But, you can absolutely pull off certain strikes, leave your jaw open and be fine. You can see that in the pic here with Urijah Faber. However, his opponent is down so his jaw isn’t vulnerable. He is delivering a hammer fist because in that position, it’s the most efficient strike.   

Now, my coach respectfully disagrees with me on this point, but I don't think physics are in your favor with chops. In my first post on size disparity, I explain that a punch gets its force from the fighter’s mass times the acceleration of the punch. The reason the mass comes into play even though it’s not the fighter’s entire body making contact is that a punch is driven by the mass of the body. With a chop you should put the weight of the body behind it but I don't think you can as much as with a punch. You don't have that same torque in the hips which really gets more of the mass of your body behind the strike.

Are knife edge chops forceful? Yes, again, they can kill a fool! And, as we all know, they can deliver enough force for a board break. I’ve broken my share of boards so I know it to be so. And, because I’ve broken as well as held board for board breaks, I know for a fact that the grain of the wood always goes with the strike, not against it. It’s true. If you do a knife edge chop, your hand will hit with the grain rather than against it. Meaning, your hand is vertical so the grain on the wood will be as well. If you hit with an sideways elbow, the grain will be horizontal like the elbow. That’s why you will see people look at a board and turn it a certain way before allowing anyone to strike it. The guy in the video goes over grain direction at about 25 seconds.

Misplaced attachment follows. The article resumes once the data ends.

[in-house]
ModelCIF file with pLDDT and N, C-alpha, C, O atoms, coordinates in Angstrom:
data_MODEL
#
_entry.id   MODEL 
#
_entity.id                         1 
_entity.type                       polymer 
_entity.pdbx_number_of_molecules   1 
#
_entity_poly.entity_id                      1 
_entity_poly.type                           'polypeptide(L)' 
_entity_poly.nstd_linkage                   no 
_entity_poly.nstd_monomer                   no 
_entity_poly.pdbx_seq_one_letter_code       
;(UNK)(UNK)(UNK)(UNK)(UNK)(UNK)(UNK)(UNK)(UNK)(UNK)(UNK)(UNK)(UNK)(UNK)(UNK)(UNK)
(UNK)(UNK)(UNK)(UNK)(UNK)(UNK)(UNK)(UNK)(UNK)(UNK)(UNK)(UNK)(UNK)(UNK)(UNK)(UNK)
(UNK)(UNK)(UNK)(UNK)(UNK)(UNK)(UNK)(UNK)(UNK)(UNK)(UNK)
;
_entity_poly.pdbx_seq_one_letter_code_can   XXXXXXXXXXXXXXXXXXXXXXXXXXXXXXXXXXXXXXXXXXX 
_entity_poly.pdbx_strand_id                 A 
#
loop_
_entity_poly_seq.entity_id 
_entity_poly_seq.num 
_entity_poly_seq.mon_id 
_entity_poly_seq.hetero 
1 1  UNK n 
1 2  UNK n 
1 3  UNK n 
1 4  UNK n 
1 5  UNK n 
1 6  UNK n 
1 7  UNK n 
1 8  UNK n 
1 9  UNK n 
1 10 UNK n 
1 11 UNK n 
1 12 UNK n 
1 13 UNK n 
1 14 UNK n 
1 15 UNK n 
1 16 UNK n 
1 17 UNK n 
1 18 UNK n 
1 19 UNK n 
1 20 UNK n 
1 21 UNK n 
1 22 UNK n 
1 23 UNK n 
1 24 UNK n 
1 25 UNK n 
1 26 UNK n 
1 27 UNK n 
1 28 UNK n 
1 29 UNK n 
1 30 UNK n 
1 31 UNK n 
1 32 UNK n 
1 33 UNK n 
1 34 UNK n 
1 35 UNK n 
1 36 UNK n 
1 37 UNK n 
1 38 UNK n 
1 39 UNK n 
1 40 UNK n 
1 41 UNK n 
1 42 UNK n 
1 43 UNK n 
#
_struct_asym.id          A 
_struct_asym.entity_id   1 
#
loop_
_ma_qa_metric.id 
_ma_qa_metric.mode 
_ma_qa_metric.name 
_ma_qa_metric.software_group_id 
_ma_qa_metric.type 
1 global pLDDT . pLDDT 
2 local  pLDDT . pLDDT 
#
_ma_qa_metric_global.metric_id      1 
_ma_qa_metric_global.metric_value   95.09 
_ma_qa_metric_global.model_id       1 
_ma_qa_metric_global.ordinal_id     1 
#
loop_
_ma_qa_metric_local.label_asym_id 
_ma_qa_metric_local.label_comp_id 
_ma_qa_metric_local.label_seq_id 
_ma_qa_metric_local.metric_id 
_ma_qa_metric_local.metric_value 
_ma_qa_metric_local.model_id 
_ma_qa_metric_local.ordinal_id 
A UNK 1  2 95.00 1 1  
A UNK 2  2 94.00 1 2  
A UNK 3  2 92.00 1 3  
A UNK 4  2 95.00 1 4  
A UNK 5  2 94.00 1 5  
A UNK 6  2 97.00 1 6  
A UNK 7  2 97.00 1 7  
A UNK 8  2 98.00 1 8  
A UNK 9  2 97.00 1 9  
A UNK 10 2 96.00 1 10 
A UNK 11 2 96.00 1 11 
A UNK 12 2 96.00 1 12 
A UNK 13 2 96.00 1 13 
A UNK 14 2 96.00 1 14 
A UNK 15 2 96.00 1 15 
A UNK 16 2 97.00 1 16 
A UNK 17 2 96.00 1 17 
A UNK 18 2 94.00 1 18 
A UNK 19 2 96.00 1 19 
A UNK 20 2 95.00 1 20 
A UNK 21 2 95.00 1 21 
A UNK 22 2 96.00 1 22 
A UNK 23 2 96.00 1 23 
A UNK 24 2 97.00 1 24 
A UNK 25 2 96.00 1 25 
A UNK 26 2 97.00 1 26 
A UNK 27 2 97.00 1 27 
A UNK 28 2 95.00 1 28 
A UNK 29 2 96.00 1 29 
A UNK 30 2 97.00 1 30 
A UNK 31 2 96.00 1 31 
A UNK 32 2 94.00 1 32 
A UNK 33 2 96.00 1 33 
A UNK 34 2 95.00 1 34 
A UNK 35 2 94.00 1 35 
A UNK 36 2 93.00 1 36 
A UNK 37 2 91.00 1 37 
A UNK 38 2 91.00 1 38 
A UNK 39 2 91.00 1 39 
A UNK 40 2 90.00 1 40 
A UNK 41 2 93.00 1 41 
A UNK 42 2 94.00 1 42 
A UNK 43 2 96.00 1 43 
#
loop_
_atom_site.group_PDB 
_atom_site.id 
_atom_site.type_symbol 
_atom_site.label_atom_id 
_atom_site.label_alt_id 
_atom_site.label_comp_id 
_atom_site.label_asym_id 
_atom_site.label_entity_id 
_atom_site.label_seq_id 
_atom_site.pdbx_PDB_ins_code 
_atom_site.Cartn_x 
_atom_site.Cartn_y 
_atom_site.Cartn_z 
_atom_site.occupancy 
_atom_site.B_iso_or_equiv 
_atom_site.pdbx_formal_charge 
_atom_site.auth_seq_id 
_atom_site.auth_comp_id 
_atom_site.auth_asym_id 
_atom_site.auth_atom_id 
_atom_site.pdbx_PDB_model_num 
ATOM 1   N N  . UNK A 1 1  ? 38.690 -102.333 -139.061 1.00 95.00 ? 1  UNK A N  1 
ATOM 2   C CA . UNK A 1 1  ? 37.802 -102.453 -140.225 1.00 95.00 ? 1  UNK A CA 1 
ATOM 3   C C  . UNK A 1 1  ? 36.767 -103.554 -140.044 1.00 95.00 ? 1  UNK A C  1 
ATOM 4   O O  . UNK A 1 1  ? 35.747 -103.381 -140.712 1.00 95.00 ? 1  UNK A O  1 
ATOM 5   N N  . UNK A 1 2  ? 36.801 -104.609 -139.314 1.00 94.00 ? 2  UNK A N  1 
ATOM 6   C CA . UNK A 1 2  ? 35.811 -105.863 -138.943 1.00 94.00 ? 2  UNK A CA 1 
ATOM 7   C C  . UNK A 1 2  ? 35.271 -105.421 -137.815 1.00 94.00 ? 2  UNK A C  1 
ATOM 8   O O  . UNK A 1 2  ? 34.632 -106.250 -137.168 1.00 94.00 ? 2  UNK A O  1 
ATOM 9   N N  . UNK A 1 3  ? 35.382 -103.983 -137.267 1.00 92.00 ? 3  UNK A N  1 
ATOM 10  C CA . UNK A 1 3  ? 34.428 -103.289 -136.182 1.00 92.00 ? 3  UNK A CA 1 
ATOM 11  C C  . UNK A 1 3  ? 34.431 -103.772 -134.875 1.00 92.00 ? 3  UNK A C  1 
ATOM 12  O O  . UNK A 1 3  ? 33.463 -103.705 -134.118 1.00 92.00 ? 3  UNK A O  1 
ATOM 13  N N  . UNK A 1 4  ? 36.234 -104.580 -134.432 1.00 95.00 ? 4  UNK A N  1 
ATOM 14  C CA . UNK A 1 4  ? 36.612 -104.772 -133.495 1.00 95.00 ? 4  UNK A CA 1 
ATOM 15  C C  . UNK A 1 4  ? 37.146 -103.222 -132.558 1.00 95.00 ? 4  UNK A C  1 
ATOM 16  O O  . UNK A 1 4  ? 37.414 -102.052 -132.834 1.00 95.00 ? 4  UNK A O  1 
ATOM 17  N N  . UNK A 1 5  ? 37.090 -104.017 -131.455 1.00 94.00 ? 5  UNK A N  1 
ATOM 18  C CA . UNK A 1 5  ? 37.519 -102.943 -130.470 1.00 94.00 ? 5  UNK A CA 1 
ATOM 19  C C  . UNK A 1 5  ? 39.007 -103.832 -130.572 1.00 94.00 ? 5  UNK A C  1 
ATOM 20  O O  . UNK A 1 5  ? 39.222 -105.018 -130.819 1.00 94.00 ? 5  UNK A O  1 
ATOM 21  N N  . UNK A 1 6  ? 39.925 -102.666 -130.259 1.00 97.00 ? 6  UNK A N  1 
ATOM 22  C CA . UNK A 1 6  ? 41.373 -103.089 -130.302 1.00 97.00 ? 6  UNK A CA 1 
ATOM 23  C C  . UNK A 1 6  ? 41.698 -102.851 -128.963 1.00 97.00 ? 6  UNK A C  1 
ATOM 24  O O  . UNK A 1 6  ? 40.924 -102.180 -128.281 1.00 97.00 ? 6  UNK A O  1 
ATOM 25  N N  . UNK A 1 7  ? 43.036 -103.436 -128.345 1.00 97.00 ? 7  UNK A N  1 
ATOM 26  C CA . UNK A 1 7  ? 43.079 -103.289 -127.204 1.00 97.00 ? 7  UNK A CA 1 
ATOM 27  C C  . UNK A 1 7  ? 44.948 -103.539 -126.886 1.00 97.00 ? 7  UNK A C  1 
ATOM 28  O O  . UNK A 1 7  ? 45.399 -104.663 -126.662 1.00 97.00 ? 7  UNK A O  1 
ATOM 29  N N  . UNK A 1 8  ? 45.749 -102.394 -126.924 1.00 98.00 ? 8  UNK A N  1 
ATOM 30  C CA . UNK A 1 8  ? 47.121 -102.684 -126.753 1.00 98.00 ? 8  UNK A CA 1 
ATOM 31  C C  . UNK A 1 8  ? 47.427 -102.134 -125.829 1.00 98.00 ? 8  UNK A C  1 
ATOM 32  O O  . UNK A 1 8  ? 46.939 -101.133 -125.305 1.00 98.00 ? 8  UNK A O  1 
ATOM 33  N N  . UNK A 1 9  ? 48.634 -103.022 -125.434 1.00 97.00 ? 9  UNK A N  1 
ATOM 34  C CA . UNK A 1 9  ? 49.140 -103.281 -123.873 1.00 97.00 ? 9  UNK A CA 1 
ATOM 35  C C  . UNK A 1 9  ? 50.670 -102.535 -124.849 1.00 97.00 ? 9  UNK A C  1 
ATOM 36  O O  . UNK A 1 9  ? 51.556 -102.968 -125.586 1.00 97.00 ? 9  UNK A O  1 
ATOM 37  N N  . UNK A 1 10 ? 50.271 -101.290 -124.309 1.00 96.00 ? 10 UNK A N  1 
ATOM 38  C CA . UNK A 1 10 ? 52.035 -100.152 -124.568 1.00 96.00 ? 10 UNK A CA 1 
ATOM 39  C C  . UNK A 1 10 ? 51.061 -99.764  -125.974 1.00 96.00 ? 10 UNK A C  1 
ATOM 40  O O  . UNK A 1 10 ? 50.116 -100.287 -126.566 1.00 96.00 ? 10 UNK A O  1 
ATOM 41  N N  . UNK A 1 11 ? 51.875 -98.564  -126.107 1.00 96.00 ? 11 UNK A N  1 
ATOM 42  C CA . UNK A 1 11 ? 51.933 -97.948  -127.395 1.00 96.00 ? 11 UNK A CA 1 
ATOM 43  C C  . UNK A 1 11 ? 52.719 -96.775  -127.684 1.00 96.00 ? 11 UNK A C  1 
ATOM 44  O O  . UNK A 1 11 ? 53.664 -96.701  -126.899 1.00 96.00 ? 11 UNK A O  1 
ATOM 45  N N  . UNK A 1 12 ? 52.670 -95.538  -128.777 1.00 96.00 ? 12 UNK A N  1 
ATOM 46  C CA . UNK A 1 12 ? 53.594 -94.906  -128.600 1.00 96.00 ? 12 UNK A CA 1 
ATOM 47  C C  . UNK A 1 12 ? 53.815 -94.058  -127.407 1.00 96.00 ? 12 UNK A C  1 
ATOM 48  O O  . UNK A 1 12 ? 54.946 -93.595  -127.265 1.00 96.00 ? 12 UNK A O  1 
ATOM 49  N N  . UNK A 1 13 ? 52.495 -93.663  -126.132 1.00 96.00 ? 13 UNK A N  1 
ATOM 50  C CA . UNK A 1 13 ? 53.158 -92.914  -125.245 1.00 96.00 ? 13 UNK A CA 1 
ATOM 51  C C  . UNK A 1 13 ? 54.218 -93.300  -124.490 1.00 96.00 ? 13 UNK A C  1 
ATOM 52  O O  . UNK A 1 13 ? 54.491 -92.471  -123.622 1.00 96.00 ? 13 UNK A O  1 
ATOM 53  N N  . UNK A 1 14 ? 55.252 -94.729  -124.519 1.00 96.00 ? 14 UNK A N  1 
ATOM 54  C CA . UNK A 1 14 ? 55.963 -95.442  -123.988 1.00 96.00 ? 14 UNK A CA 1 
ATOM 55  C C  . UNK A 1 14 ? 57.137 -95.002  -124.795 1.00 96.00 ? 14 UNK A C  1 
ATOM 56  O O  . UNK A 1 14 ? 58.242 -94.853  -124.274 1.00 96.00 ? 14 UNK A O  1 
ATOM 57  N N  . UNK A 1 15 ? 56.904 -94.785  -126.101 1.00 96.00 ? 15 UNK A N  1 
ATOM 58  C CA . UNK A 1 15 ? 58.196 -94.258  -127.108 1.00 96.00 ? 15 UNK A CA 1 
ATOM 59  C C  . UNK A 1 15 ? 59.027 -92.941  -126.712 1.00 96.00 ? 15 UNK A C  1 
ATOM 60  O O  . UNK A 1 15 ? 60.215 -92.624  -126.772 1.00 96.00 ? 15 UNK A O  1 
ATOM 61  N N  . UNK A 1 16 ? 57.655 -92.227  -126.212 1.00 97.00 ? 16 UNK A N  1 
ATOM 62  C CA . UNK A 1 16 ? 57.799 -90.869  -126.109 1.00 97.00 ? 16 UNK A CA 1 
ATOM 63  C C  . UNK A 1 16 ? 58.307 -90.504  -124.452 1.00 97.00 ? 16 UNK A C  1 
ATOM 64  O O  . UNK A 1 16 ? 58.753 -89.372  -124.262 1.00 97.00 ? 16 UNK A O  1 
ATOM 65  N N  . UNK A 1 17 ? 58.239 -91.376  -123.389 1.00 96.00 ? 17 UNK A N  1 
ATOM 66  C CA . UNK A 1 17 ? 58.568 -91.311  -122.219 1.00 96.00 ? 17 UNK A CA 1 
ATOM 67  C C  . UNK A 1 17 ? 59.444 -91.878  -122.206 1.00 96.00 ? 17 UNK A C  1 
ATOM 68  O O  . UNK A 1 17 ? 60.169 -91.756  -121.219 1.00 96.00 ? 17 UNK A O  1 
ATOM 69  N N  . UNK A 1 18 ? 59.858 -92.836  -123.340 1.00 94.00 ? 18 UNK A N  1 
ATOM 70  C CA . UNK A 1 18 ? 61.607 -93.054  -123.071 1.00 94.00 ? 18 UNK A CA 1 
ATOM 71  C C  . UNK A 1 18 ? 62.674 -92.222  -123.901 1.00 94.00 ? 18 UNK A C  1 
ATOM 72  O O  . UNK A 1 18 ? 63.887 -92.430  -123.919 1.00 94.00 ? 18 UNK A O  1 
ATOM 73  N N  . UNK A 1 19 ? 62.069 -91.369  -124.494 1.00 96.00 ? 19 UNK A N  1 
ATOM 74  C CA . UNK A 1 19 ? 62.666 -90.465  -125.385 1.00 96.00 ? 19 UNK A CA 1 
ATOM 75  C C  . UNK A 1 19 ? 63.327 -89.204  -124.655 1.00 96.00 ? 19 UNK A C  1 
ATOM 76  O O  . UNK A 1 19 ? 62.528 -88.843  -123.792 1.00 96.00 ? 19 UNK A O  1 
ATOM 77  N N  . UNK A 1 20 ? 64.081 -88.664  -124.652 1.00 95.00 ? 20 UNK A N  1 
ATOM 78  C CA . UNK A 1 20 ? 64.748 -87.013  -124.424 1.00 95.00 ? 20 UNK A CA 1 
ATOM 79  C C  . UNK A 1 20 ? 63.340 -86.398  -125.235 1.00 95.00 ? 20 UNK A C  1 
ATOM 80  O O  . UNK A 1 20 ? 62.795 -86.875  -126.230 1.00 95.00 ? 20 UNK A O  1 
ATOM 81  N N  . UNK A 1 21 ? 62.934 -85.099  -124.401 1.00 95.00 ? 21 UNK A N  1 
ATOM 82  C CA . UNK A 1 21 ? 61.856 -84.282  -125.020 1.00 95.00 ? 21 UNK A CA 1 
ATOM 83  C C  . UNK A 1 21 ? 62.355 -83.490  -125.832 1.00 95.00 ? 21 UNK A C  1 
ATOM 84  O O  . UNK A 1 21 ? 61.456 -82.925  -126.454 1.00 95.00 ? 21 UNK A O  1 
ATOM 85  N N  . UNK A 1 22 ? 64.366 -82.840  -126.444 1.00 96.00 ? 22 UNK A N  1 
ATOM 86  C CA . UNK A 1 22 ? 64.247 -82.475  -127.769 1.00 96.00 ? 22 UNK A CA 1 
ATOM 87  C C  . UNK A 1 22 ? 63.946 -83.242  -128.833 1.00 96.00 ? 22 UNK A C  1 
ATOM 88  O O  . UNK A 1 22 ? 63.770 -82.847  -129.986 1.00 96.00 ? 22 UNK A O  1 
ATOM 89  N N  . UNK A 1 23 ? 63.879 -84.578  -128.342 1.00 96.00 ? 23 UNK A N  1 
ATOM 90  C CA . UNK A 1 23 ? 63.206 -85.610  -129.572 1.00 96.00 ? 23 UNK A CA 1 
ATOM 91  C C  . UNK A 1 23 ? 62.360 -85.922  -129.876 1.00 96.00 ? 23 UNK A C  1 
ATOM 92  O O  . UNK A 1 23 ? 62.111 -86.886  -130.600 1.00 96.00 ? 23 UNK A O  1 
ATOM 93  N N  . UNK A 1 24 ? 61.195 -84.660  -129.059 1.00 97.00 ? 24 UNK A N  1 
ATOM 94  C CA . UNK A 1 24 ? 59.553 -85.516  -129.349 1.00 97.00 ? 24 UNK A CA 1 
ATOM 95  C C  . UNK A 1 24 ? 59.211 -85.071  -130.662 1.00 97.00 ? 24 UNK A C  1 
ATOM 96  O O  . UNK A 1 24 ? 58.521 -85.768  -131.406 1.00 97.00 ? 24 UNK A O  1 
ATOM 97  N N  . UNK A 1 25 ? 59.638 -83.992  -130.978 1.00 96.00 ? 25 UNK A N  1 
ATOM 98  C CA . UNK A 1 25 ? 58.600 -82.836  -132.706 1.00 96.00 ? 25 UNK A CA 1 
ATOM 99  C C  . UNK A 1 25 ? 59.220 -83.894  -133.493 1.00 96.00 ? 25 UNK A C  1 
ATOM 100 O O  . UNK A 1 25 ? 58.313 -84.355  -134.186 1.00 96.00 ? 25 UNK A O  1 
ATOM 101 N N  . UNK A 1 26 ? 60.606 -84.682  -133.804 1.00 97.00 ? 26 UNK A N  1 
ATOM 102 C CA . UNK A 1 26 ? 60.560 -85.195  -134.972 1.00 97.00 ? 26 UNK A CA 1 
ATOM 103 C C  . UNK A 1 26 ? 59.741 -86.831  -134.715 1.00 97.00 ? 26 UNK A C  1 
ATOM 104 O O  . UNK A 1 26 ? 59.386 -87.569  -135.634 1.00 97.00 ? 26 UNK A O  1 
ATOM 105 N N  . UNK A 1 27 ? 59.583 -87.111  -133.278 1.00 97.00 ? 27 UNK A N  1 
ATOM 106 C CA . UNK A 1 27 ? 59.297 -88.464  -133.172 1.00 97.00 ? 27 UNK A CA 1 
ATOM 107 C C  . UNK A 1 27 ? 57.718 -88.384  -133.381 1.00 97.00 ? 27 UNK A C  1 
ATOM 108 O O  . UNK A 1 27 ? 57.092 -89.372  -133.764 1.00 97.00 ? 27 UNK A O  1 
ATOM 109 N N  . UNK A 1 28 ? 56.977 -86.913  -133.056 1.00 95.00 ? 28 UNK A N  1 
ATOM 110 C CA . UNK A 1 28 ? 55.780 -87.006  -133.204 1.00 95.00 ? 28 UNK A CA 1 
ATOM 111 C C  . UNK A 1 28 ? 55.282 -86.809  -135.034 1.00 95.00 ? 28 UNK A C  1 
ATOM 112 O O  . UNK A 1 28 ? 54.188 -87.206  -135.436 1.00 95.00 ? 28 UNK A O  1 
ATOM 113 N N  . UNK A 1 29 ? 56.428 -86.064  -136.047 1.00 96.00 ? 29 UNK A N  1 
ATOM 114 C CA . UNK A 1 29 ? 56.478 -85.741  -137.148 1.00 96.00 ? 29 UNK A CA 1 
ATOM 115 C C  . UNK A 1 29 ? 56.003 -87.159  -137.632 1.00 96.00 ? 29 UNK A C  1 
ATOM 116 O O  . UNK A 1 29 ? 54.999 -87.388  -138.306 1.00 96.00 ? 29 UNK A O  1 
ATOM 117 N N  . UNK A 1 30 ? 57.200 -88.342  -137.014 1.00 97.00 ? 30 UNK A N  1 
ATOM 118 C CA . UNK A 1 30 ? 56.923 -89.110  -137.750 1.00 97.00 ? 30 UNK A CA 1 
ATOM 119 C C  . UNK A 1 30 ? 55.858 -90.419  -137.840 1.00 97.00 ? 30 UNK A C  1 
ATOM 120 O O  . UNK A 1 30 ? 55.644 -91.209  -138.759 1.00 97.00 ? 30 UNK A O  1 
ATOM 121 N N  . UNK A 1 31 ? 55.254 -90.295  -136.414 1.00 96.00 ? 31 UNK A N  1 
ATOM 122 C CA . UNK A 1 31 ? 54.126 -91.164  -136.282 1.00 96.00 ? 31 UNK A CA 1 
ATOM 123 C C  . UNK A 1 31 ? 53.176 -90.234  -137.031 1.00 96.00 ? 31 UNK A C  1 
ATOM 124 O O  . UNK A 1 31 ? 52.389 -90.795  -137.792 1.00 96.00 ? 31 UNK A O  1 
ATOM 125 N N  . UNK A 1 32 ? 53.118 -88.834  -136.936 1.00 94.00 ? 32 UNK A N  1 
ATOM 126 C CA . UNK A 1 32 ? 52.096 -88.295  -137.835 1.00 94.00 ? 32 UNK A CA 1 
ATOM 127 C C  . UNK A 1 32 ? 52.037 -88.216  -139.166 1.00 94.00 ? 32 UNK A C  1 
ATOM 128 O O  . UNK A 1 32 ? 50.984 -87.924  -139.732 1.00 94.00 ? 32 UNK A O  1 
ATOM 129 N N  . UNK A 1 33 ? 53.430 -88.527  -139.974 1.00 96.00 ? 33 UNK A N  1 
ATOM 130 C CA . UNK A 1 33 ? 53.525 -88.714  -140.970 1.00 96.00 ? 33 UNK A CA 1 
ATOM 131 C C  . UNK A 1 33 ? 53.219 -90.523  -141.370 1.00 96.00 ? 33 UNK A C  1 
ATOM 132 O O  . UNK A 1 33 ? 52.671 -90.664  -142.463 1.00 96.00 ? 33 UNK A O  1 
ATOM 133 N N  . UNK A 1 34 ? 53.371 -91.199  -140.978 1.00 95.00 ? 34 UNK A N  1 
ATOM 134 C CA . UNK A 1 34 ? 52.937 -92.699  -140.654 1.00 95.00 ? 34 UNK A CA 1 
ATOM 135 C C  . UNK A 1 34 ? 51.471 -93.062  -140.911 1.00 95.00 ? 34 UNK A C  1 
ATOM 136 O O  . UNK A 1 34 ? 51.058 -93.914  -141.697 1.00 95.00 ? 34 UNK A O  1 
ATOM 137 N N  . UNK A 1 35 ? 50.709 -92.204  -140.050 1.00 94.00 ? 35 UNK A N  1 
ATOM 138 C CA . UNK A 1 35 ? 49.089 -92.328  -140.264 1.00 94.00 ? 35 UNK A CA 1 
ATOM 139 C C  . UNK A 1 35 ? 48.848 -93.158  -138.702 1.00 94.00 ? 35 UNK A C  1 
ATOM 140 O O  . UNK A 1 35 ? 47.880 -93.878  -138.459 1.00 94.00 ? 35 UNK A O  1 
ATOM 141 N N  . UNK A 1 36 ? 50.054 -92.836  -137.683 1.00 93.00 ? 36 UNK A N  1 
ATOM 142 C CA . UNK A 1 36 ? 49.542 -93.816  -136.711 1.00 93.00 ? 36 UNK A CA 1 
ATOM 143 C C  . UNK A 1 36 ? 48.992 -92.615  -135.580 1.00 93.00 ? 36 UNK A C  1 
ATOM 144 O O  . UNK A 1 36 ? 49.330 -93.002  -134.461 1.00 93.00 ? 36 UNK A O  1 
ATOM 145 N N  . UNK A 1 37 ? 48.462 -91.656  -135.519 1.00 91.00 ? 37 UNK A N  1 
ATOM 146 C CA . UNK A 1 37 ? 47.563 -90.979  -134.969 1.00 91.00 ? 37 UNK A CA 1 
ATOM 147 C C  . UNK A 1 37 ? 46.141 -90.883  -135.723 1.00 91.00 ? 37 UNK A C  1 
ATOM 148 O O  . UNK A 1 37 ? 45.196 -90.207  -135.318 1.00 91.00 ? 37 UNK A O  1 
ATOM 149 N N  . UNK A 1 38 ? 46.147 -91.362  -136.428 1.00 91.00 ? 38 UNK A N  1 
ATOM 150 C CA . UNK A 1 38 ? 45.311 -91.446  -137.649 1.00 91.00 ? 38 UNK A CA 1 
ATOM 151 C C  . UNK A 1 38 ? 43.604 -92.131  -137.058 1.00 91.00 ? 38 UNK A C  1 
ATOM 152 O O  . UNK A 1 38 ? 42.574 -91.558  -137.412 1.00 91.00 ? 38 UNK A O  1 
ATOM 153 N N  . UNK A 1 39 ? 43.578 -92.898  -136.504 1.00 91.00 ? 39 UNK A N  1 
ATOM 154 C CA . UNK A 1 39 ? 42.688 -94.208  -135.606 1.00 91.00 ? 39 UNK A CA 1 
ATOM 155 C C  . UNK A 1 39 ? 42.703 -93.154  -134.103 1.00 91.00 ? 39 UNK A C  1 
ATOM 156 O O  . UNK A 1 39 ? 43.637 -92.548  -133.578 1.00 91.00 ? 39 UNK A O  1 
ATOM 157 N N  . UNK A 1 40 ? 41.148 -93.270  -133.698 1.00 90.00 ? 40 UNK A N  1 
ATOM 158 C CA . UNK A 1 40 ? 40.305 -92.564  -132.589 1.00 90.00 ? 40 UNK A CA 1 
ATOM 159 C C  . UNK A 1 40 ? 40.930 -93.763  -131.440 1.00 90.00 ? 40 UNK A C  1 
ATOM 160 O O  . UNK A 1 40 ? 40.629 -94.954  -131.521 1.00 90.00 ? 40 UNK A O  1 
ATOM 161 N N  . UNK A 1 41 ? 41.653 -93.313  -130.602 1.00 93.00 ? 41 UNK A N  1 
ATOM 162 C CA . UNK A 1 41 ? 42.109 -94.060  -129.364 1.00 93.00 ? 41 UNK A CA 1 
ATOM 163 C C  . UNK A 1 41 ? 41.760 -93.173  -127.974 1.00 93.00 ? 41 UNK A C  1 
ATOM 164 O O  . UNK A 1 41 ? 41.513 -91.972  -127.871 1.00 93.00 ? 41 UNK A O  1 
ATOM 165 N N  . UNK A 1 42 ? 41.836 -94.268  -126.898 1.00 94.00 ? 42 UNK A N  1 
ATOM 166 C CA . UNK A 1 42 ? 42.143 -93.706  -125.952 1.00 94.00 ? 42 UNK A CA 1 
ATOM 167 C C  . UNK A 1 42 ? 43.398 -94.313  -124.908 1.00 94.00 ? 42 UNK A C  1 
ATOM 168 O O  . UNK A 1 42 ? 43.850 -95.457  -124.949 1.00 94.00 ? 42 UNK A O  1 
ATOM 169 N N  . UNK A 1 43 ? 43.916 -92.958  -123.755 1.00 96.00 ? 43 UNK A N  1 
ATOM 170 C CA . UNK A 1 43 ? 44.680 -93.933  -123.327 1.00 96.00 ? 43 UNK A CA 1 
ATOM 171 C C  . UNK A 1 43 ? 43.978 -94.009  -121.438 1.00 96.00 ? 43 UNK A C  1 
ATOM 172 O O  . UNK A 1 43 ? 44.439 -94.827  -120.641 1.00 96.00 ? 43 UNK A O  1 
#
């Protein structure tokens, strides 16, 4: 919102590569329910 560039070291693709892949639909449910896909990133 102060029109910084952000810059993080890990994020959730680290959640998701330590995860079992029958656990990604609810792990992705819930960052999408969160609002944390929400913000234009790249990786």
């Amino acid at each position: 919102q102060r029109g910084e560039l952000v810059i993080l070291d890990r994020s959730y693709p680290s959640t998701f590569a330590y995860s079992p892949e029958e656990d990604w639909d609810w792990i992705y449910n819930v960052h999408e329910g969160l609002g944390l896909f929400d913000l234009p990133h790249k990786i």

Going with the grain makes the break easier. And, that’s ok because a board break is symbolic of strength and breaking barriers more than demonstrative of either. The one time that the grain direction of the board didn’t matter was the time I broke it with a punch. Which, I don’t suggest. It ate my knuckles up. But because the force was concentrated in a smaller diameter rather than spread over the length of my hand, foot or elbow, the grain didn’t matter.

Lastly, when you get in the cage and you see your opponent, $%&! gets REAL, real quick. You tend to go primal and just plain forget training. That's why you see even seasoned fighters do stuff they shouldn't. They're human! So, even if you are black belt chopper, that whole concept might fly right out your head once the punches start landing. As the sage Mike Tyson once said...

Thank you for that question. It was a good one and one I hadn’t really considered.  

Johne Cook: How would a knife win a gun fight?